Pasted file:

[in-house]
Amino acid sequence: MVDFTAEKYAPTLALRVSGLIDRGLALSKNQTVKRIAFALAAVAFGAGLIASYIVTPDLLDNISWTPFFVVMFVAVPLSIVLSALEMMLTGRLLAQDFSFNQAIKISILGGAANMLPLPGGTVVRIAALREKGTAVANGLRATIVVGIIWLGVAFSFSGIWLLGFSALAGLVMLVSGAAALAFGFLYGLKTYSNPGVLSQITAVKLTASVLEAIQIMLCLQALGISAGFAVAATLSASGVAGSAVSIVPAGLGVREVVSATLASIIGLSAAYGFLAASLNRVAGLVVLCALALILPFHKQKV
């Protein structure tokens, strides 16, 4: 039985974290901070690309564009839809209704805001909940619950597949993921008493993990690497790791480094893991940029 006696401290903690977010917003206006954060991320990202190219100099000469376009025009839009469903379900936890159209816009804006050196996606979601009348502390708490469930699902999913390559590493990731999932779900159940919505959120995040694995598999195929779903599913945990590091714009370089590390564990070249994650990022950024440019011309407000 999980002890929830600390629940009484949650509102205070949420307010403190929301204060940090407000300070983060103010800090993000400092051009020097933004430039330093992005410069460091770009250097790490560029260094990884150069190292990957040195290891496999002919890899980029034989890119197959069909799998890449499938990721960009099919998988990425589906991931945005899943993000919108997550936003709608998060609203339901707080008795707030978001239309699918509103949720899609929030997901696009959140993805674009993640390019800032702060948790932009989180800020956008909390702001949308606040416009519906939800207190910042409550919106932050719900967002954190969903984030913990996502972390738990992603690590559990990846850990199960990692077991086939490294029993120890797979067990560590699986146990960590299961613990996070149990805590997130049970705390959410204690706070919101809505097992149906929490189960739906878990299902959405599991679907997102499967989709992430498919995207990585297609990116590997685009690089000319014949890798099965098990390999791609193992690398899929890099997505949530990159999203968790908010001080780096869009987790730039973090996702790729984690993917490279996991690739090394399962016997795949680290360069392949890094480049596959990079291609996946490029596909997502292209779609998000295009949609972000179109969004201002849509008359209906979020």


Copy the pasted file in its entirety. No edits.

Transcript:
[in-house]
Amino acid sequence: MVDFTAEKYAPTLALRVSGLIDRGLALSKNQTVKRIAFALAAVAFGAGLIASYIVTPDLLDNISWTPFFVVMFVAVPLSIVLSALEMMLTGRLLAQDFSFNQAIKISILGGAANMLPLPGGTVVRIAALREKGTAVANGLRATIVVGIIWLGVAFSFSGIWLLGFSALAGLVMLVSGAAALAFGFLYGLKTYSNPGVLSQITAVKLTASVLEAIQIMLCLQALGISAGFAVAATLSASGVAGSAVSIVPAGLGVREVVSATLASIIGLSAAYGFLAASLNRVAGLVVLCALALILPFHKQKV
């Protein structure tokens, strides 16, 4: 039985974290901070690309564009839809209704805001909940619950597949993921008493993990690497790791480094893991940029 006696401290903690977010917003206006954060991320990202190219100099000469376009025009839009469903379900936890159209816009804006050196996606979601009348502390708490469930699902999913390559590493990731999932779900159940919505959120995040694995598999195929779903599913945990590091714009370089590390564990070249994650990022950024440019011309407000 999980002890929830600390629940009484949650509102205070949420307010403190929301204060940090407000300070983060103010800090993000400092051009020097933004430039330093992005410069460091770009250097790490560029260094990884150069190292990957040195290891496999002919890899980029034989890119197959069909799998890449499938990721960009099919998988990425589906991931945005899943993000919108997550936003709608998060609203339901707080008795707030978001239309699918509103949720899609929030997901696009959140993805674009993640390019800032702060948790932009989180800020956008909390702001949308606040416009519906939800207190910042409550919106932050719900967002954190969903984030913990996502972390738990992603690590559990990846850990199960990692077991086939490294029993120890797979067990560590699986146990960590299961613990996070149990805590997130049970705390959410204690706070919101809505097992149906929490189960739906878990299902959405599991679907997102499967989709992430498919995207990585297609990116590997685009690089000319014949890798099965098990390999791609193992690398899929890099997505949530990159999203968790908010001080780096869009987790730039973090996702790729984690993917490279996991690739090394399962016997795949680290360069392949890094480049596959990079291609996946490029596909997502292209779609998000295009949609972000179109969004201002849509008359209906979020």